True Blue

By Mary K. Zajac

Edward Gillespie ’04 (MLA) strolls through the hallways of 3500 Northern Parkway with the easy stride of a person who has found his calling. He passes glass-doored trophy cases and rows of lockers. He walks under banners touting “courage,” “honor,” and “integrity,” before heading up the stairs to his office. If not for the signs reading, “Secure all weapons prior to entering,” the West Baltimore building could still pass for the former Pimlico Middle School it was, rather than the Baltimore City Public Training Facility it has become.

Gillespie joined the Baltimore Police Department as a trainee in 2005. Today, he is a detective who teaches in-service courses to police officers. How does a former history teacher, poet, and aspiring novelist who earned a master’s degree in liberal arts end up as a police detective?

Gillespie grew up in suburban Philadelphia, attended George Washington University, and participated in Naval ROTC. His plans to become a marine, however, were derailed after a back injury at officer candidate school. Instead, the history major chose to become a teacher, eventually segueing into work in curriculum development. Then 9/11 intervened.

Gillespie remembers sitting in his office, cup of tea in hand, looking forward to his first class in JHU’s Master of Liberal Arts program, when the first plane hit the World Trade Center. After the second plane collided with the building, he thought to himself, “Okay, I need to make a plan. I’m going to get my master’s degree. I’m going to get my black belt. And I’m going to go get bad guys.”

After finishing his MLA degree in 2004, Gillespie entered the police academy the following year. His beats included Sandtown-Winchester and Penn North, where in 2015, during the uprising, he “watched the CVS go from being a building to a crater.” The work was challenging, eye-opening, and unlike anything he had ever done. He met drug addicts who demanded to be known by their names—rather than the sobriquet “junkie”—and witnessed former students in handcuffs. “Working on foot really did a lot for me,” says Gillespie. “Piece by piece, I started to understand the link between socioeconomics, culture, and education.”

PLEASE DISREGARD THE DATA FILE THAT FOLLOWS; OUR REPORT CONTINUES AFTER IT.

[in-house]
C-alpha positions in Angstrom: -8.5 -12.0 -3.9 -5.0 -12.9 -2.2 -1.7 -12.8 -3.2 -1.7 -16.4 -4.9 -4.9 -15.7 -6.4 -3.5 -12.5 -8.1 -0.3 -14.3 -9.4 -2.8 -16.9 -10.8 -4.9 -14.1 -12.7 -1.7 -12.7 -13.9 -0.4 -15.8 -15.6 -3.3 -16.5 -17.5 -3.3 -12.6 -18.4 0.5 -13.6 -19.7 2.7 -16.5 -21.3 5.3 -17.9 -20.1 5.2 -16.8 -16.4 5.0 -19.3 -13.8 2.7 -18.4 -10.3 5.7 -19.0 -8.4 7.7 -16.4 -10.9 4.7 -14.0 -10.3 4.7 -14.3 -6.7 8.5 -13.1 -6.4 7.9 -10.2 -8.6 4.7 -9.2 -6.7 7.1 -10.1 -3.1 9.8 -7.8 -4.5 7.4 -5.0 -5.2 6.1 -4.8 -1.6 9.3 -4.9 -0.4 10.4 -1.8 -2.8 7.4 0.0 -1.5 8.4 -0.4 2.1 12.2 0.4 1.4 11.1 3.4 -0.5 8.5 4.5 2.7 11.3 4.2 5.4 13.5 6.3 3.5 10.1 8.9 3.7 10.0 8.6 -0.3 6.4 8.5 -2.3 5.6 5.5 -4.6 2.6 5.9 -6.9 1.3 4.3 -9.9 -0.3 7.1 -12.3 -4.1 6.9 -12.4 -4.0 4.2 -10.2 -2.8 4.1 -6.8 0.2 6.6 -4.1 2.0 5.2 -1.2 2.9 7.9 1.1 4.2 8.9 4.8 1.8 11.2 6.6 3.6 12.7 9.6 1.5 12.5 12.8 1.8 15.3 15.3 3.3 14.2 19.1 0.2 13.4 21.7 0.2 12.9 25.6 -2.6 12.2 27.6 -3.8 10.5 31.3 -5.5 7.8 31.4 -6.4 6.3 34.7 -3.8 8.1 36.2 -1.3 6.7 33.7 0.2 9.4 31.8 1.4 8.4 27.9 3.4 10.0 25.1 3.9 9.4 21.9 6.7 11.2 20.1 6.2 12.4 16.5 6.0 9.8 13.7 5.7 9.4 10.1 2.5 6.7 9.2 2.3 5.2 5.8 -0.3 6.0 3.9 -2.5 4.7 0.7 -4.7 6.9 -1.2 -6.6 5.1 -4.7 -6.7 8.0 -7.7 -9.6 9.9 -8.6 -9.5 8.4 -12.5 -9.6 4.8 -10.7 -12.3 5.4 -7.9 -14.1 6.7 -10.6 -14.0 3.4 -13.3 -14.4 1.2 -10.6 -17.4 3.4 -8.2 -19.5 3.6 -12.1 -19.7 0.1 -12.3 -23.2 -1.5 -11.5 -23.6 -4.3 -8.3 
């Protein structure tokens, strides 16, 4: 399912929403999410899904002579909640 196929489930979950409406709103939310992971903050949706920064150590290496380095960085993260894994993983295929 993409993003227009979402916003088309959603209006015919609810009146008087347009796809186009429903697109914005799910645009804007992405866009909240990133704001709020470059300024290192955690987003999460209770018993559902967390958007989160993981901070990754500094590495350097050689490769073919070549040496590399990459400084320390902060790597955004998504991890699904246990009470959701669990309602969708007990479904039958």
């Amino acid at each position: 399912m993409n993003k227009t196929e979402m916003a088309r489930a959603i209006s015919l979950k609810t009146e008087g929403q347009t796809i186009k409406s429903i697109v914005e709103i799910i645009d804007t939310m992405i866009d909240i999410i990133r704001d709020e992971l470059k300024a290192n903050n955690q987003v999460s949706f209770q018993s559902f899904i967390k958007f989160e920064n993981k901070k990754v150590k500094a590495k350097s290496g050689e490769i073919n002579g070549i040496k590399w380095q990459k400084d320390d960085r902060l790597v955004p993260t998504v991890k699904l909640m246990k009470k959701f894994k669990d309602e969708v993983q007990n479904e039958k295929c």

It’s this kind of knowledge of everyday policing, coupled with a fervent devotion to the liberal arts, that Gillespie brings to the classroom. His classes—on topics ranging from ethics and police bias to hate groups—reference Plato, Emmanuel Kant, James Baldwin, and the film, Serpico. “It’s extremely important to me that officers see themselves in the context of humanism and liberalism with a capital ‘L,’” Gillespie explains.

“We are heirs to the debates people have had about ethics throughout history. A modern policeman has to look back at Ancient Greece, to the Enlightenment and the founding fathers … and say, ‘where do I fit into this?’”

Policing inevitably influences Gillespie’s off-work hours. It seeps into his poetry, like in his recently self-published collection, On the Later Addition of Sancho Panza, where he references stopping an undocumented worker driving a car with a broken window. And in 2017, Gillespie taught a class, The Police Officer and the Social Contract, through Johns Hopkins’ Odyssey program.

Ultimately, teaching police officers is where Gillespie’s heart is. The work is important, he says, and his officers benefit from it.

“I’m glad I held out and came to policing when I did,” he reflects. “When people said, ‘You might not want to do that,’ my wife’s aunt told me, ‘Ed, something good will come of this.’ And it really has.”